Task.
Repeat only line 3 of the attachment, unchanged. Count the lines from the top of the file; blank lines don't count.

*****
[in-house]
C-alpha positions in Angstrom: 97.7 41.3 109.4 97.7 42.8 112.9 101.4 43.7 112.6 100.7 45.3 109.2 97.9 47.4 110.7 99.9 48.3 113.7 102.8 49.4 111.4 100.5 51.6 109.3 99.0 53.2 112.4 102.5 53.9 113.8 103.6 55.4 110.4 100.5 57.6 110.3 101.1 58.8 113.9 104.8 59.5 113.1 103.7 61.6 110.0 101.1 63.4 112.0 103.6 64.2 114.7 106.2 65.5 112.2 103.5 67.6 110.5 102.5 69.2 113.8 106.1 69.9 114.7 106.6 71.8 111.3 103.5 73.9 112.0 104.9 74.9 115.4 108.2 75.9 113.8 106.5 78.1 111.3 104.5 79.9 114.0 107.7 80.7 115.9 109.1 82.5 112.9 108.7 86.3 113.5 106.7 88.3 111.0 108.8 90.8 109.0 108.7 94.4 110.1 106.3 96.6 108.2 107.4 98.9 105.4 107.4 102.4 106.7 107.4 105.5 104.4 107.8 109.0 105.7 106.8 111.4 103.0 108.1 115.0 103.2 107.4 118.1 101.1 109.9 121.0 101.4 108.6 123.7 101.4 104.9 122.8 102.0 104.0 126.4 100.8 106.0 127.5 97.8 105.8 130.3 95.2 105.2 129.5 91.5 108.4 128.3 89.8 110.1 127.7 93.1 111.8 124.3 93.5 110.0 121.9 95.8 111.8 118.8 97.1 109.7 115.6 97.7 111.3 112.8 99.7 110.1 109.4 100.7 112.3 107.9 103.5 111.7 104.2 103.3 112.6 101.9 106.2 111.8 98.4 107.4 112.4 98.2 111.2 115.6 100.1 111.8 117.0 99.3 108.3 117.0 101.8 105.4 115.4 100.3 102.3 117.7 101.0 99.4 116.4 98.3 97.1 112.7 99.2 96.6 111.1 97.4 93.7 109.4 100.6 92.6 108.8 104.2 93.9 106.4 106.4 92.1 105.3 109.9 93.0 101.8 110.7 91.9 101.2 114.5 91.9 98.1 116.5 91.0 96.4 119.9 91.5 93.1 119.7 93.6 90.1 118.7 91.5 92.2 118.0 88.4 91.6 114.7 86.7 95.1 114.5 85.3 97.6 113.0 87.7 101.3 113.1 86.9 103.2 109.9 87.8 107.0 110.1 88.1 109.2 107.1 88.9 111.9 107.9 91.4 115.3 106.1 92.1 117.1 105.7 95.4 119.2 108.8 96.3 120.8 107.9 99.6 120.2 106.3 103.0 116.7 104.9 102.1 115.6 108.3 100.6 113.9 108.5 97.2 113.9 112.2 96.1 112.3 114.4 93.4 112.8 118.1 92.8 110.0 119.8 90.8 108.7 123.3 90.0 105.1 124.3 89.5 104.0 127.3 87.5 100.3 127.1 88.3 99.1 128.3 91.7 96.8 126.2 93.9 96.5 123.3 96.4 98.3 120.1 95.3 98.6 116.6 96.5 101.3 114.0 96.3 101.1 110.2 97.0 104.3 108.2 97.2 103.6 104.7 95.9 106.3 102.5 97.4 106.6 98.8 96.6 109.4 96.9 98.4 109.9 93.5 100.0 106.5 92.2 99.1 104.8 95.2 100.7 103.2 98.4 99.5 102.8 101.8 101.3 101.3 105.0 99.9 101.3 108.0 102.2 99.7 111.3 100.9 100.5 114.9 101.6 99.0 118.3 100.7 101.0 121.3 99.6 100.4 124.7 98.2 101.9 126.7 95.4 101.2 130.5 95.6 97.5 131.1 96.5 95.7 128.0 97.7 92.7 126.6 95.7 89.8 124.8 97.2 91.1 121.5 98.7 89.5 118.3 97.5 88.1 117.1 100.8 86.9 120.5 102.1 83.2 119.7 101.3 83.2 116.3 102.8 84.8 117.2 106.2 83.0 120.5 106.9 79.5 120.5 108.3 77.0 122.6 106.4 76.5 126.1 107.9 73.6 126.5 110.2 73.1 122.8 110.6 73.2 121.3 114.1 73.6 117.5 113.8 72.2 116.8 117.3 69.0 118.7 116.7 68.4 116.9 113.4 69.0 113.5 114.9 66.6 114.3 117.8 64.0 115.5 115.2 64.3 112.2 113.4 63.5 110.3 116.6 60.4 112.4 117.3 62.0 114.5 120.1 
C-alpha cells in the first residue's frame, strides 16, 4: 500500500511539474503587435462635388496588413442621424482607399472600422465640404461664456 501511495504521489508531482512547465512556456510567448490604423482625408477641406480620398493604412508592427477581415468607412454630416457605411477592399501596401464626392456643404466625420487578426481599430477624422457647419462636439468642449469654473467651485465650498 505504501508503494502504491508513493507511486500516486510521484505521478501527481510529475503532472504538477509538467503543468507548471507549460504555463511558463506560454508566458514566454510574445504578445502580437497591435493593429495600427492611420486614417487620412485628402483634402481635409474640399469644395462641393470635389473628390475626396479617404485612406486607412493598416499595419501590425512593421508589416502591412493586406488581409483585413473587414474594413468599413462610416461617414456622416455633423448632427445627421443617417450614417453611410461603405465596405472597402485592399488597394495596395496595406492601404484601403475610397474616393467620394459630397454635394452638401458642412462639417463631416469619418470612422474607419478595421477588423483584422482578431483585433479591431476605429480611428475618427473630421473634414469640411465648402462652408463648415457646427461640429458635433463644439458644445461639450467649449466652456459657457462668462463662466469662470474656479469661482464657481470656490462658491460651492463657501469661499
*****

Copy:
C-alpha cells in the first residue's frame, strides 16, 4: 500500500511539474503587435462635388496588413442621424482607399472600422465640404461664456 501511495504521489508531482512547465512556456510567448490604423482625408477641406480620398493604412508592427477581415468607412454630416457605411477592399501596401464626392456643404466625420487578426481599430477624422457647419462636439468642449469654473467651485465650498 505504501508503494502504491508513493507511486500516486510521484505521478501527481510529475503532472504538477509538467503543468507548471507549460504555463511558463506560454508566458514566454510574445504578445502580437497591435493593429495600427492611420486614417487620412485628402483634402481635409474640399469644395462641393470635389473628390475626396479617404485612406486607412493598416499595419501590425512593421508589416502591412493586406488581409483585413473587414474594413468599413462610416461617414456622416455633423448632427445627421443617417450614417453611410461603405465596405472597402485592399488597394495596395496595406492601404484601403475610397474616393467620394459630397454635394452638401458642412462639417463631416469619418470612422474607419478595421477588423483584422482578431483585433479591431476605429480611428475618427473630421473634414469640411465648402462652408463648415457646427461640429458635433463644439458644445461639450467649449466652456459657457462668462463662466469662470474656479469661482464657481470656490462658491460651492463657501469661499